Meanwhile during the month, I went to physical therapy twice per week, did my exercises (mostly) faithfully and got caught up on various doctor appointments and the cat's vet appointments. I am now finished with PT and am looking forward to more free time to devote to catching up on so very many tasks that have gone undone for way too long. There are bird feeders to clean and set up and horse blankets to wash for the coming winter among many other tasks.

Homeward Bound on a trail ride
During the month of September, I was able to ride somewhat regularly and to fit in four trail rides. Oh, how glorious that was! Trail riding season is fast coming to an end, and it's time to plan for arena riding through the winter.

Speaking of which, can you believe that the Holidays are almost upon us?! Where has this year gone? It certainly has flown by.

Sunday, September 7, 2014

Hard Choices

"Daisy" an old pastel portrait


It’s been a very difficult year. Not battling cancer difficult or losing a loved one difficult but difficult in other and multiple ways which combined together have become a mountain. 

First, of course, was the surgery to correct a crooked leg back in March which laid me up and off my feet (or TWO feet anyway) for far longer than expected; months longer in fact. It was difficult to be dependent on my husband for almost everything for nearly four months when I tend to be an independent, do-my-own-thing type of person. 

Also difficult was leaving the complete care and riding of my horse to one of my fellow boarders and not being able to see him for weeks at a time. It was hard to hear that he was “thriving” and “never looked better” under someone else’s care. Did that mean that I haven’t been a good horse mom all these years? 

Now that I’m back to riding him, his back is sore again. The vet says that either his saddle doesn’t fit him right or “it’s a rider problem”, neither of which I wanted to hear. I am now actively looking for a new saddle, a road that we’ve been down before with great difficulty. He is “hard to fit” it seems.

I also have to face the possibility that maybe I’m just too heavy for him at his age (29). So, what to do? Do I retire him even though he’s still rideable? Do I continue to ride him while I try to lose weight on a crash diet? Or, do I just not ride him until I can lose weight and let him lose the conditioning he gained over the winter? 

By far the most difficult thing has been to figure out over months of time that my online friends, some of whom I’ve known for years, weren’t really friends at all but more like acquaintances, at least in their minds. That one really rocked me to the core. How could I have misjudged so badly?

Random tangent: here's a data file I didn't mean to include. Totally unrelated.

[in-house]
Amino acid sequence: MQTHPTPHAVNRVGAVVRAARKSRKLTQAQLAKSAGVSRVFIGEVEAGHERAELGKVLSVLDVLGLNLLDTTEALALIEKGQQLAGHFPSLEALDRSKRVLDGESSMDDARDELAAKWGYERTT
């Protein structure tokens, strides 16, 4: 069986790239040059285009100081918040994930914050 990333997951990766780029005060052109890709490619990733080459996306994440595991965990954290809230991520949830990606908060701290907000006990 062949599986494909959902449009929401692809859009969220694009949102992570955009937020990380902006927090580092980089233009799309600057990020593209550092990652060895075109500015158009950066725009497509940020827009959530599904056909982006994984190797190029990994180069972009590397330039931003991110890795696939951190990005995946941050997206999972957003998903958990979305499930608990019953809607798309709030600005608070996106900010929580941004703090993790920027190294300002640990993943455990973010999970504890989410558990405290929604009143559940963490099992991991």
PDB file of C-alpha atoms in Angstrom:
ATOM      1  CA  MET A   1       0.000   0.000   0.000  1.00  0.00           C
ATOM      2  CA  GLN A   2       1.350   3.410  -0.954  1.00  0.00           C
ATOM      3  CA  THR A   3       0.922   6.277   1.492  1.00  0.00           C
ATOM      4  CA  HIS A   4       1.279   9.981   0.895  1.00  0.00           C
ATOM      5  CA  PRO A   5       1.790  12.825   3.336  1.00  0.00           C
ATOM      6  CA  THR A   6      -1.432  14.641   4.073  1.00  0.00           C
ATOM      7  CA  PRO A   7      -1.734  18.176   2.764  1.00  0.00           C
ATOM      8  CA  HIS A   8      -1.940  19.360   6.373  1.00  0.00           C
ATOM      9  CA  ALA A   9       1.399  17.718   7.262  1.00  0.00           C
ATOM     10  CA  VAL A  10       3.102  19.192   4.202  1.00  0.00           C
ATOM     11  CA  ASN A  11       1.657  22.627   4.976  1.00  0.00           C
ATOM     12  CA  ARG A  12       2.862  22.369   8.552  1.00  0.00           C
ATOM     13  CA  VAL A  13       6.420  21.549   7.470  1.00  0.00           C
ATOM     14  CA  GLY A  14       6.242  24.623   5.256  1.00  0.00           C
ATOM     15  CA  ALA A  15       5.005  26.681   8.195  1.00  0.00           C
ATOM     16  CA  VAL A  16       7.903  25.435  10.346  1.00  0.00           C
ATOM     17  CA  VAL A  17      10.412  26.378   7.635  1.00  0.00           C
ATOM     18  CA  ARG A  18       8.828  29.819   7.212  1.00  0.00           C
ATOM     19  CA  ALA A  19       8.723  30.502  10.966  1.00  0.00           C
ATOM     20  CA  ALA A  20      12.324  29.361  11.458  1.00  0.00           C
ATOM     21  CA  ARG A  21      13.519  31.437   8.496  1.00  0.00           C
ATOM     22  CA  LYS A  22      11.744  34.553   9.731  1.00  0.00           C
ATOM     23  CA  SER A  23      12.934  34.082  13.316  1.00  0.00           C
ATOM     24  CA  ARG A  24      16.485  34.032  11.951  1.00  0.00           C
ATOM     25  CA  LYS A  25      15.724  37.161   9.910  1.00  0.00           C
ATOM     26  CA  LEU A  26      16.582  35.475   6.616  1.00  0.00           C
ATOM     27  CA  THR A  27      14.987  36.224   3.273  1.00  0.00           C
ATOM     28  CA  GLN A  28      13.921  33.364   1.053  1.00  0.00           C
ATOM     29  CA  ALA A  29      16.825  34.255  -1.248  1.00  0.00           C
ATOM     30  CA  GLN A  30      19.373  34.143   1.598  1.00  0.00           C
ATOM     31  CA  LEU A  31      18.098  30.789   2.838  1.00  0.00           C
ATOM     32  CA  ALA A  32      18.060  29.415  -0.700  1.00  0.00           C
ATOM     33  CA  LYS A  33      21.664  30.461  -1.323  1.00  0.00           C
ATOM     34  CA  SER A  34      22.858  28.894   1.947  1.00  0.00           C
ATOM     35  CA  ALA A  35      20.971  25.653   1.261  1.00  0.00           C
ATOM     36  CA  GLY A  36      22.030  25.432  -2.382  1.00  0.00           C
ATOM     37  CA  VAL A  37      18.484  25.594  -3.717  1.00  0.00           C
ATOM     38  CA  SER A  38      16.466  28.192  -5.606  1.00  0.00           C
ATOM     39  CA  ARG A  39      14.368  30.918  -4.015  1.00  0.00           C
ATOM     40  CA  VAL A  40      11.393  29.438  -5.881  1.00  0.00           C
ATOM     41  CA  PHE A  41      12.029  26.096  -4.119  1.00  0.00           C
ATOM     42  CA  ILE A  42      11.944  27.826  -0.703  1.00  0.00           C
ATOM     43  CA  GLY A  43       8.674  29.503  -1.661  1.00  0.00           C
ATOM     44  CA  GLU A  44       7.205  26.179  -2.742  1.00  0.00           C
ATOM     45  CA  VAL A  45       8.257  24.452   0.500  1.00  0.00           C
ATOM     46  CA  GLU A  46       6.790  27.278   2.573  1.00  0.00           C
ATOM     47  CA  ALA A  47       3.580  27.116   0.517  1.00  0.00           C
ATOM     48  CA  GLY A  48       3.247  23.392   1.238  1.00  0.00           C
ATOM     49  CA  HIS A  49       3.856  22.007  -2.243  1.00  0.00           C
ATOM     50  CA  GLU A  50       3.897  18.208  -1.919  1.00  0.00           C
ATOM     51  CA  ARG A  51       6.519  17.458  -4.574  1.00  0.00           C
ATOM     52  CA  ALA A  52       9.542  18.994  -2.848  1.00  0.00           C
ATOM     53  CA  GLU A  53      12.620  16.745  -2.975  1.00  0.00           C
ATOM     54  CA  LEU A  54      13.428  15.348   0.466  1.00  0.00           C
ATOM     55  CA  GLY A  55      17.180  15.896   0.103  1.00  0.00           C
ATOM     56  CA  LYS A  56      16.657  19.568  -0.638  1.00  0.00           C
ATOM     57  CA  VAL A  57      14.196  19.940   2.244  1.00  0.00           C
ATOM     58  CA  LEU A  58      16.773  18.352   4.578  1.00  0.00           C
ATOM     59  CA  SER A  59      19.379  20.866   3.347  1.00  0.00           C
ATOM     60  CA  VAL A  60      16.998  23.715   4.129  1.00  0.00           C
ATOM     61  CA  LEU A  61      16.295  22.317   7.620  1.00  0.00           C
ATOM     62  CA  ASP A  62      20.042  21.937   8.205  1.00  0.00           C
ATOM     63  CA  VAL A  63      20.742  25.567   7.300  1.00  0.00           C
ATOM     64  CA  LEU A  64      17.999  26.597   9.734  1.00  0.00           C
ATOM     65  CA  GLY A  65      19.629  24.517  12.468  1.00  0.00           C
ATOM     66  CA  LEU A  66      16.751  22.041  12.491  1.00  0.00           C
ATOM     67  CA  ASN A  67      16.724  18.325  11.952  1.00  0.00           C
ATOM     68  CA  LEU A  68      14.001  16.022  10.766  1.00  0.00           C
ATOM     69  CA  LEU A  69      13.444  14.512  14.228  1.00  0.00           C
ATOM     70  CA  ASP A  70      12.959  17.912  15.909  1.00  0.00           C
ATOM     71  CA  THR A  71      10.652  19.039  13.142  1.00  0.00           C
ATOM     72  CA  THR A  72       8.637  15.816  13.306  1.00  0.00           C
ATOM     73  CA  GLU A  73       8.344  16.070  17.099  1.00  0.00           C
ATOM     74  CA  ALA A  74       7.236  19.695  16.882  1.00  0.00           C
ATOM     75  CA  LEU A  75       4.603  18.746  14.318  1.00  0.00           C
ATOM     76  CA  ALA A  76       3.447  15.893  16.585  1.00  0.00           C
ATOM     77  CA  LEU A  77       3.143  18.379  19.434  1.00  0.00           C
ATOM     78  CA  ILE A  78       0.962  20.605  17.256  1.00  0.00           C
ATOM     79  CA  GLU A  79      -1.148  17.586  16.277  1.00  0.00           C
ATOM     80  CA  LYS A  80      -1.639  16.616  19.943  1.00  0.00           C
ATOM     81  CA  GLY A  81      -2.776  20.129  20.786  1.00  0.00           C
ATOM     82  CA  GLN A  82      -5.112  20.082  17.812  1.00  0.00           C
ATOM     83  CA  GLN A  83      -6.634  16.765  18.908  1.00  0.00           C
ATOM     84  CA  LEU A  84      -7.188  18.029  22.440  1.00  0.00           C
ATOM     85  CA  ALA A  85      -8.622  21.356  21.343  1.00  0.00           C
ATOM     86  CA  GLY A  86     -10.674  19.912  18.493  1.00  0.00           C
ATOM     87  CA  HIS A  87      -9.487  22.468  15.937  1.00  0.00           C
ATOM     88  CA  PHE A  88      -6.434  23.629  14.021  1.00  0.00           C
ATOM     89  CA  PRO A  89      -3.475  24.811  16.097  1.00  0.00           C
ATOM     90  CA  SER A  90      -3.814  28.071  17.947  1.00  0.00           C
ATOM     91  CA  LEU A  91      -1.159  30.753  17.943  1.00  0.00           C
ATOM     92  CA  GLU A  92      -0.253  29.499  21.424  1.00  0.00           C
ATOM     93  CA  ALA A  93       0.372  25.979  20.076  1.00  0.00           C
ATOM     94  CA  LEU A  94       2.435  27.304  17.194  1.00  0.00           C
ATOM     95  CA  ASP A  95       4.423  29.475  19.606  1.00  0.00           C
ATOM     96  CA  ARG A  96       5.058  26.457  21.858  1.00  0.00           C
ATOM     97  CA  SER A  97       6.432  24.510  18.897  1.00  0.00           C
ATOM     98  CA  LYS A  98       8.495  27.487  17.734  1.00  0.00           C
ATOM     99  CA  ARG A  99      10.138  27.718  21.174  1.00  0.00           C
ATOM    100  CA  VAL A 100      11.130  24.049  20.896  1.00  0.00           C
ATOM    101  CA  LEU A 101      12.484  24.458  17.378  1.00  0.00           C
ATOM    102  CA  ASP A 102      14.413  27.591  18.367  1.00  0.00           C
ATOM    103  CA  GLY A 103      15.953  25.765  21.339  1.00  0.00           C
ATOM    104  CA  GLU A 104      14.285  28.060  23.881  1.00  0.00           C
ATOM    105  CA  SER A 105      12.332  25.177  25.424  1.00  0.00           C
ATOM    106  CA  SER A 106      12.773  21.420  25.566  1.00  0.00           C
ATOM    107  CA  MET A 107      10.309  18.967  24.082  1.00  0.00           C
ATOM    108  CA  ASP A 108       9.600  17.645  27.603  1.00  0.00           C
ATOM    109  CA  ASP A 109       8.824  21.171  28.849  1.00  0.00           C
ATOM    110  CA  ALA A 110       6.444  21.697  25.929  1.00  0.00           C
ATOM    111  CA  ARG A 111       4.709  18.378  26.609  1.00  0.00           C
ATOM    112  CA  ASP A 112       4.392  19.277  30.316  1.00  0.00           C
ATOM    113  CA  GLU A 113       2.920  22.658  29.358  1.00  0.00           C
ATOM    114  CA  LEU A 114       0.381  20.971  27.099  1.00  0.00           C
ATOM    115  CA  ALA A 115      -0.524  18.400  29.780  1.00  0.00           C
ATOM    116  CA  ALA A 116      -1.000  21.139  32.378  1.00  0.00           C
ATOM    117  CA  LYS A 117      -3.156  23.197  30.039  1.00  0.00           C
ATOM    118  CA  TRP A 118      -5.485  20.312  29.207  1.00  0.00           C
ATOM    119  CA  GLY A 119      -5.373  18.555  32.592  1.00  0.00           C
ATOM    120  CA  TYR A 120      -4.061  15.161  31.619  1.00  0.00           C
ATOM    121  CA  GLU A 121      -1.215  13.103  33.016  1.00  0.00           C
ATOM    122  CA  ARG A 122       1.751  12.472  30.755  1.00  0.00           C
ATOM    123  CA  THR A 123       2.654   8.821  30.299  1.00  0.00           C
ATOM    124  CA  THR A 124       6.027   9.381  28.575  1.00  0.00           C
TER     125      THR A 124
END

I was once admonished that “to HAVE a friend, you have to BE a friend”. It’s always been very hard for me to trust people enough to let them close.  Now I’m left wondering how I could have failed so badly at being a friend, and where do I go from here? 

On the art front, things haven’t been much better. During my lay up I managed to start two new paintings, but when I ran into a road block with one of them, I totally lost momentum and haven’t been able to get it back since. It’s difficult to see the artwork of artist friends (or acquaintances) online who have advanced over the years while I have stagnated. The truth is that there are hundreds of horse artists in the world who are far better than I, and I keep wondering why I should bother continuing to paint when the chances of catching up to them are so slim, especially at my age. 

The truth is that I don’t have the passion to paint or the drive to create that so many other artists seem to have. Some do artwork every single day. I can go for months without doing any and don’t really miss it. I wonder, if I shouldn’t just give up on being a professional artist and just create for myself when I feel like it. Or, should I pack up all the art materials and equipment and sell it all? 

But then, who would I be? What would I do? 

So, here I am struggling to recuperate from a surgery that may not have solved a problem and dealing with issues which need to be resolved one way or another. 

Hard questions. Hard Choices. 

Tuesday, July 29, 2014

Horse Painting; Glory From Start To Finish


My usual studio setup for painting, with references nearby. 
Whenever I create a painting or drawing, I take progress pictures along the way. By the finish, I’ve got lots of photos that I don’t need. Some are blurry, some are crooked and some have bad color. I’m starting to weed them out as the art progresses now, but I have a lot of old art photos that need to be purged. 

Today I did a purge of the Tribute to Glory pictures, and it occured to me that you might like to see how the painting progressed from start to finish all in one post although most of these have been shown before. So, here goes! 



The first step was to tone the canvas with a nice palominoey yellow. Then I drew the horse directly on the canvas using my reference photo as a guide. I added white to the mane and blaze in order to define them from the beginning. 



Next I did a value painting in gray to establish the lights and darks. I liked this stage so much that I thought about leaving it as is. This is a technique often used by the Old Masters. 



The next step was to add a thin layer of color over the whole painting. 



Following that I laid on a second layer of color, a little heavier this time. You can still see the gray underpainting showing through. 




At this point I realized that the proportions of the muzzle were too narrow and Glory’s dished face did not show as well as I wanted. I made a number of corrections to the face and muzzle and jaw line and also thinned the hindquarters  to keep them from dominating too much by painting over them with the background color. 

The colors change from photo to photo due to different lighting conditions. 




In this next photo I’ve begun applying a third layer of color and have gotten as far as the throatlatch. You can see a definite line between the layers.